Leonard noted the clear title of the Belleview property, in addition to it being “identified for affordable housing since 1989,” by meeting the zoning requirements needed for the units, and ideal wastewater capacity.

Voters subsequently approved the swap of properties, in addition to the related warrant article concerning moving forward with the project in order to pursue requests for proposals (RFPs).

Oak Bluffs residents voted in favor of establishing a capital stabilization fund to be funded by town’s free cash with the aim of “planning for and addressing the long-term maintenance requirements of town capital assets.” The distribution of said funds would require further vote at special or annual town meetings, with a two-thirds approval.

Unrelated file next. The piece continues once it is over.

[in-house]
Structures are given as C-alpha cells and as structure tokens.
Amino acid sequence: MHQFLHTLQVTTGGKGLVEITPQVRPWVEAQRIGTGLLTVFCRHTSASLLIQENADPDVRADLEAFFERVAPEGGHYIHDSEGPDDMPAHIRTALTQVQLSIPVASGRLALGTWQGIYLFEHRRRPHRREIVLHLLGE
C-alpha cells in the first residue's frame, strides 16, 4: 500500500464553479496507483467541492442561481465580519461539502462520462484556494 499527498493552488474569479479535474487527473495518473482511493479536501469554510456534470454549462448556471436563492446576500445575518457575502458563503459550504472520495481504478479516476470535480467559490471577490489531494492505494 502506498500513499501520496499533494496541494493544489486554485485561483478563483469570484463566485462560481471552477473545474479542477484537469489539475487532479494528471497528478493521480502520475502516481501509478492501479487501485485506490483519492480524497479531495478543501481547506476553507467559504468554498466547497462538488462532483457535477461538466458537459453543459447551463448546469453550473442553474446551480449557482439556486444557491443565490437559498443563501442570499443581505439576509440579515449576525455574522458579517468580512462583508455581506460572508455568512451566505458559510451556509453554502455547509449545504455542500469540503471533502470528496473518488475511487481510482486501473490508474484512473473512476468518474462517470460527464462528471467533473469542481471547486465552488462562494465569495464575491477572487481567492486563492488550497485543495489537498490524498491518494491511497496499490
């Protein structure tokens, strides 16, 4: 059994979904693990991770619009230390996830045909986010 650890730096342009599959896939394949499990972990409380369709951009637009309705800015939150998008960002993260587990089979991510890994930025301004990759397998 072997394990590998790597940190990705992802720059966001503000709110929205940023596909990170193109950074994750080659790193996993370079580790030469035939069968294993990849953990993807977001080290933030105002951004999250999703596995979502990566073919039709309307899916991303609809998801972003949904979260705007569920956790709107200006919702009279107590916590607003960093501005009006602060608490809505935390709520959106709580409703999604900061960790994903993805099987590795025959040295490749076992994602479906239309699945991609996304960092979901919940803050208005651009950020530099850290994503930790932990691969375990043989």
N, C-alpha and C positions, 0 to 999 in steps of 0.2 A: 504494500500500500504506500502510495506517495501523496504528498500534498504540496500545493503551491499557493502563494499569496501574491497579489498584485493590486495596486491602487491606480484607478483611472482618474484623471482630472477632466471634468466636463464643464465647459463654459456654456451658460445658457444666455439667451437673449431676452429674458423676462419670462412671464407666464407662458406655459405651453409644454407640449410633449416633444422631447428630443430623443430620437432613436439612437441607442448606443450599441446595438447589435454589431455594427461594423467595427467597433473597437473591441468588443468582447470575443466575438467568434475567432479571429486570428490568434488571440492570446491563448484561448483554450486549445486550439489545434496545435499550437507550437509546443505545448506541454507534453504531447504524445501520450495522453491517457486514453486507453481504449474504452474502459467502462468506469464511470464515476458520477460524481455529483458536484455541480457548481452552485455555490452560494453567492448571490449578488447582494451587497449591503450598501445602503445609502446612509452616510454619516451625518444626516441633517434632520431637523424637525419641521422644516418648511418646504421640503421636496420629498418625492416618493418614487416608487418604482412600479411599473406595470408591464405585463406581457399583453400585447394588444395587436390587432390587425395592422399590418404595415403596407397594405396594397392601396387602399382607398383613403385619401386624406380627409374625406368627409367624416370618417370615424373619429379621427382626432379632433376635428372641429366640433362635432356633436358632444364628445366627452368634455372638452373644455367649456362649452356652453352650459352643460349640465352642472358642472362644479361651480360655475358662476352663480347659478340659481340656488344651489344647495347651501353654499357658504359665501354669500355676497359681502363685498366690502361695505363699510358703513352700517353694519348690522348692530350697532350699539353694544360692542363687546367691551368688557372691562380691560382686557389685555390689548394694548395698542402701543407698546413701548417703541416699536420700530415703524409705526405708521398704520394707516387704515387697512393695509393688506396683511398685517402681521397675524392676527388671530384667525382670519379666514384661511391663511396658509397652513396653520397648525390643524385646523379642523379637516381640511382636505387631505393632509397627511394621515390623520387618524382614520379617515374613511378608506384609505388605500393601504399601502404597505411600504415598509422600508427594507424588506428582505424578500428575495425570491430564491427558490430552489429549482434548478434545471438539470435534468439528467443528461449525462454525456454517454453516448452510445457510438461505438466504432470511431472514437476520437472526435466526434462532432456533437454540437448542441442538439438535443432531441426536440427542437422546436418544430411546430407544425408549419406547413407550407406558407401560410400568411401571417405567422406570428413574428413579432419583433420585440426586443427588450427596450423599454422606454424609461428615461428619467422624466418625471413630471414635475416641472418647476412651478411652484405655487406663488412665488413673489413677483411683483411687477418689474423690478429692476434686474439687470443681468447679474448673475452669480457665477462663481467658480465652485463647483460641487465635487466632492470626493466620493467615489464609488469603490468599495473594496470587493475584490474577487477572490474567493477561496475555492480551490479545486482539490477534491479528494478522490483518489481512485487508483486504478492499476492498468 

“This is a new fund,” explained Potter, “specifically addressing capital needs.” 

Some voters asked why the fund was needed. Potter replied that the town does “a good job of getting things, [but] not as good as maintaining things … we need to start planning today for the things that we need to fix.” 

The way to do that, she emphasized, is by the creation of a fund that will allow future project funding. 

Following some pushback, voters ultimately approved the authorization of $300,000 toward conducting assessments of all town-owned buildings and their existing condition, in order to determine how best to plan and prioritize maintenance, repairs, or renovations over the next couple of decades.